Attention consumers: You need to know these legal concepts. But you probably don’t. Consumers don’t always understand the law — and that can hurt them.
“Legal literacy should not be a necessary proficiency to a traditional consumer,” says Braden Perry, a regulatory and government investigations attorney with Kansas City-based Kennyhertz Perry.
Take contracts, for example, which should be written in plain English. You shouldn’t need a law degree to decipher one.
“They should be understandable to all the parties,” he says, “not just the lawyers who drafted them.”
But there’s a silver lining: Overly legalese contracts are a sign that a party is trying to hide something. It’s a warning.
Know these legal concepts
As it turns out, there are a couple of legal terms you need to know today in order to be a successful consumer. Some of them are technical, not really used in everyday commercial transactions; but others are common-sense and apply to almost every deal. And at a time like now, when vital consumer protections are being dismantled by a laissez-faire administration, it’s more important than ever to know them.
“Charge off” doesn’t mean forgiven
Don Petersen, a consumer rights lawyer based in Orlando, says consumers should understand what a “charge off” is — and isn’t. (And here’s the full definition.)
The Generally Accepted Accounting Principles and bank regulations, require lenders to write off certain doubtful accounts. To ensure that such write-offs take place, any account that is 180 or more days past due must be written off.
“Charging off a debt does not forgive,” he says, “except under extraordinary circumstances where the lender indicates that the reason for the charge off is more than the typical situation where the borrower failed to pay the account.”
Charging off a debt sometimes prevents the contract rate of interest from continuing to accrue, he adds. But too often, consumers assume that if their debt is written off, it’s forgiven. And it’s usually not. (Debts written off can be treated as 1099 income and thus taxable to the consumer.)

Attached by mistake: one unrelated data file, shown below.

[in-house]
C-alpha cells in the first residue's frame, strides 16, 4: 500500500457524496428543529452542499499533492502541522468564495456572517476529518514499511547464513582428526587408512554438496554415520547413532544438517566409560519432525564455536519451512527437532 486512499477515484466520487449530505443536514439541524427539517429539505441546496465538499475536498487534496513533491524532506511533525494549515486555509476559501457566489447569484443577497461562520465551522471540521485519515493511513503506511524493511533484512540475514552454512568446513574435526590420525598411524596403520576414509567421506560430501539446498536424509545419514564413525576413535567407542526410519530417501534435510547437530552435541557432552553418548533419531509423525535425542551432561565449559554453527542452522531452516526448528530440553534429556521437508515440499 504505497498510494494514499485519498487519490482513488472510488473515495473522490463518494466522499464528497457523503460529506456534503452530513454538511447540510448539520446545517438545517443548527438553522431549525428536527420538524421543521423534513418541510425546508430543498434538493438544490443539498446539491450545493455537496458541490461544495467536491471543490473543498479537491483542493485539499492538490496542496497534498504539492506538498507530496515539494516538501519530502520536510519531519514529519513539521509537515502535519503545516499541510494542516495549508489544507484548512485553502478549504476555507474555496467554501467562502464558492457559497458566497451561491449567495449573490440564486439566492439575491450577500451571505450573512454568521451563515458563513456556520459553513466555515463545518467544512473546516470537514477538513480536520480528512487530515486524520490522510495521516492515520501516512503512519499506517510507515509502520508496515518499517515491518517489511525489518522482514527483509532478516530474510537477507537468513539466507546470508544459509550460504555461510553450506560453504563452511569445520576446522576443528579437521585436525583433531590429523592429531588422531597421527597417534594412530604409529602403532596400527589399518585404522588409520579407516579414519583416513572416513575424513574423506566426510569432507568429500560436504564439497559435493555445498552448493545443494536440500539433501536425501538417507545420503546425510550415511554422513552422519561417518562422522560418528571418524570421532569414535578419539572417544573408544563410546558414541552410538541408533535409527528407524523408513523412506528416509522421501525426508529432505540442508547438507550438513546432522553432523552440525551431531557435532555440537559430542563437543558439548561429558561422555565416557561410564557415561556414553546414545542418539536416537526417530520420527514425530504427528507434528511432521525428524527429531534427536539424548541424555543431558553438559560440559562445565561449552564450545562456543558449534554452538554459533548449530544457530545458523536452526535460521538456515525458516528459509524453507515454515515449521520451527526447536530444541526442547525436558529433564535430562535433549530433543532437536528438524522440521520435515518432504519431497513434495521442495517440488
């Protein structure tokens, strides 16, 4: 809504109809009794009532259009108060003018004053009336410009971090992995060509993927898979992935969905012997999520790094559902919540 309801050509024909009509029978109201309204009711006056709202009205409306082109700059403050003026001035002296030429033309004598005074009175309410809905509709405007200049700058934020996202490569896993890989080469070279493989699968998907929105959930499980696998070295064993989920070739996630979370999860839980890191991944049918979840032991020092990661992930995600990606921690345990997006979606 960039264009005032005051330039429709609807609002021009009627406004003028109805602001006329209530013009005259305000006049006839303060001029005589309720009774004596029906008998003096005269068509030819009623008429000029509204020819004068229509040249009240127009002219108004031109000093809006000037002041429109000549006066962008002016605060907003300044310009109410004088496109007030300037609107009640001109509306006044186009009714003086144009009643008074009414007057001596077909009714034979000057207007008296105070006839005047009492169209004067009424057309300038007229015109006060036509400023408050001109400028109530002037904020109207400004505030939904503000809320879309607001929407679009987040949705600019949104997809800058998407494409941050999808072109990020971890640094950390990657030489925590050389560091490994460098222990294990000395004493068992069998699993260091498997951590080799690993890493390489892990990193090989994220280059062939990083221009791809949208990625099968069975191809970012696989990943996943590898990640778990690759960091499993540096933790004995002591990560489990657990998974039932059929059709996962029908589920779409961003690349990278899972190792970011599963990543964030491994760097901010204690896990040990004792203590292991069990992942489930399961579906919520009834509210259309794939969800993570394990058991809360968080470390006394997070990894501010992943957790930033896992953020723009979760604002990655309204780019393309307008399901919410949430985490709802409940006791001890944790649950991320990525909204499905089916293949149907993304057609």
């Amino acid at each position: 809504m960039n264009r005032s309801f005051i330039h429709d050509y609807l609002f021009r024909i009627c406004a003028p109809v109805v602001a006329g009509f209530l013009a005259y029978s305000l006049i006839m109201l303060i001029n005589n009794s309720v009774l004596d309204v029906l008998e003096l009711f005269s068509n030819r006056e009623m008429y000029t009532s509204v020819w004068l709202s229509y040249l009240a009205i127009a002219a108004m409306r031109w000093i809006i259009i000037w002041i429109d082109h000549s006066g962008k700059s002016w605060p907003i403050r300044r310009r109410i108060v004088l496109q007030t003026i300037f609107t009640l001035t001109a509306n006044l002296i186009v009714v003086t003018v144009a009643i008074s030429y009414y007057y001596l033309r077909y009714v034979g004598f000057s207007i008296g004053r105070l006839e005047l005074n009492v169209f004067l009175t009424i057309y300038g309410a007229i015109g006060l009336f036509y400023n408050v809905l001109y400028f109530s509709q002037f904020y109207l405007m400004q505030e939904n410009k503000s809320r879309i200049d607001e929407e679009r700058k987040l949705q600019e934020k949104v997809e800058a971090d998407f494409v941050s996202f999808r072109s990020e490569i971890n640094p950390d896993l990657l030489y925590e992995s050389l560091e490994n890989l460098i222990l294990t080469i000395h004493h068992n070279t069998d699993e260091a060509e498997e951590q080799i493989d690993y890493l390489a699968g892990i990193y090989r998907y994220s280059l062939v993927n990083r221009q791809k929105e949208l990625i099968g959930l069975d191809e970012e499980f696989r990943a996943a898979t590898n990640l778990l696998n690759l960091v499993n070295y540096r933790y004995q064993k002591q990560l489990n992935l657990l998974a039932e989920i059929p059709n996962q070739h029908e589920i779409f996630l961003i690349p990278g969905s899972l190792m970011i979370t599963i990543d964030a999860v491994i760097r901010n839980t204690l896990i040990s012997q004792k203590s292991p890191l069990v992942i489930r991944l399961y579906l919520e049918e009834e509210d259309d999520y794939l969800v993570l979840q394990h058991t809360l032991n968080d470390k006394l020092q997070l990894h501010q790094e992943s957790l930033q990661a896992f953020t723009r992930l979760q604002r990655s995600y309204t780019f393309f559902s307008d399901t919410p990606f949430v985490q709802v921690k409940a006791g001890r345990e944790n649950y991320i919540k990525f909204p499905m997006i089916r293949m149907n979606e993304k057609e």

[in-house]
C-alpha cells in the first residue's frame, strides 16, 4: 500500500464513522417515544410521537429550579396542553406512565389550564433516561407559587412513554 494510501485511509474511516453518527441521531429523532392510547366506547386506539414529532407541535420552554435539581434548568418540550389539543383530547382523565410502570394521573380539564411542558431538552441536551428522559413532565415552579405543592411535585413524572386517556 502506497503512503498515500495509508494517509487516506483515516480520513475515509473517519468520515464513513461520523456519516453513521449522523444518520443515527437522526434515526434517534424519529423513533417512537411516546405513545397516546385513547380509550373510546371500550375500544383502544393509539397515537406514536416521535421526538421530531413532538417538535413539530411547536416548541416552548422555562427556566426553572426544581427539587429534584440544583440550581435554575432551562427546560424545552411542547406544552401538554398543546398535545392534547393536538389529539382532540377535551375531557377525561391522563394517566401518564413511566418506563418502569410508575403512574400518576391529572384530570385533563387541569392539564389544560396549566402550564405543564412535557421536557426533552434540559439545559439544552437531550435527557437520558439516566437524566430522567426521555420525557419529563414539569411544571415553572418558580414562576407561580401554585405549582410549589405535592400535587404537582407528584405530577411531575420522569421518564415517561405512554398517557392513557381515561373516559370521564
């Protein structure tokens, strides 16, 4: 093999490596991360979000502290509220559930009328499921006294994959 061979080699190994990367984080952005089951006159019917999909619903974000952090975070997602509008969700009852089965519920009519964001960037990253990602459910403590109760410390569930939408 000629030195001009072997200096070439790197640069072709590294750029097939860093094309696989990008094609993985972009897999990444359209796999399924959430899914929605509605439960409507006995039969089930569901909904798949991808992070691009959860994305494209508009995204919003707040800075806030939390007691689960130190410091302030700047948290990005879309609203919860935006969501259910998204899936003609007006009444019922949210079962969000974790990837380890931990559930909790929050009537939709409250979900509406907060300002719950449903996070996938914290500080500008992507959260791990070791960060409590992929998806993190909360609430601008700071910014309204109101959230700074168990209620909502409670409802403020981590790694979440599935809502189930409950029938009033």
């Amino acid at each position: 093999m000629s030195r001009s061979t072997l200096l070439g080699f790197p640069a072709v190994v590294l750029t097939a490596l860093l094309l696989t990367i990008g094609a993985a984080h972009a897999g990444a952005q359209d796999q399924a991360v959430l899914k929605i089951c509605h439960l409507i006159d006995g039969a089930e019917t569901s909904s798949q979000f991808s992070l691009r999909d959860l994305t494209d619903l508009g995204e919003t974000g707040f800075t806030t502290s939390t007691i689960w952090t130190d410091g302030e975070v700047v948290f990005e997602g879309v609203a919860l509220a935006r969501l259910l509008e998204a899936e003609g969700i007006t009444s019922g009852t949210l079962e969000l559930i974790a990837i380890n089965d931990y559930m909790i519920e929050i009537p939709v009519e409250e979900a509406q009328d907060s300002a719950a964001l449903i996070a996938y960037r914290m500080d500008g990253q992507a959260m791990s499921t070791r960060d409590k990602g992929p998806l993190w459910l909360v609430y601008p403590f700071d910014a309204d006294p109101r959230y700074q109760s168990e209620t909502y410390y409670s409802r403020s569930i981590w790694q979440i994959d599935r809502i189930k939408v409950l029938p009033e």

What’s a “negotiable instrument”?
You should know, says Stuart Shiffman, a retired Illinois judge who spent 10 years as a prosecutor and a dozen years as a criminal defense attorney in private practice. Simply put, a “negotiable instrument” is a document that promises payment to a specified person or the assignee. You can read the entire dictionary definition at Investopedia.
“Most consumers have loans and mortgages that are negotiable instruments,” he explains. “These loans can be sold to individuals other than the original lender. The ramifications of this action can be substantial. They led in part to the mortgage meltdown early in this century.”
Remember the “implied warranty”
It’s also known as a warranty for a particular purpose — not to be confused with the warranty on your consumer good.
“As an example, if you ask a salesperson for a recommendation, for a snow-blower or lawn mower, for instance, consumer law requires that the equipment operate as promised and for your specific usage,” says Stacey Giulianti, a veteran consumer and insurance attorney. “A warranty for a particular purpose gives the buyer additional rights should the item not work as stated.”
It’s all in the contract (but you have to read it)
Sarah Jane Hughes, a former lawyer for the Federal Trade Commission who now teaches commercial law at Indiana University’s Maurer School of Law, says perhaps the most important legal concept for consumers is also the simplest one: Learn how to read a contract.
For example, if you’re getting a credit card, it’s all in the cardmember agreement.
“Focus on the total of payments, the finance charge disclosed, and the annual percentage rate disclosed,” she says. “If the consumer does not understand these terms, the Federal Trade Commission and Consumer Financial Protection Bureau offer online consumer education materials to help consumers become better credit shoppers.”
Indeed, the CFPB has some helpful information about concepts such as finance charges. But you had better access it now, while you still can.
“Consumers should take the time to gain a basic understanding of the law, as knowledge is truly power,” says Giulianti, the consumer attorney. (Related: My bank sent me the wrong tax form – and now it’s ignoring me.)
You need to know these legal concepts. And that’s the thing about them — accountants and lawyers have needlessly complicated them, perhaps to their benefit. But reading the terms is a great way to clear up the confusion — and prevent a potential rip-off. Because when it comes to these legal concepts, ignorance is not bliss.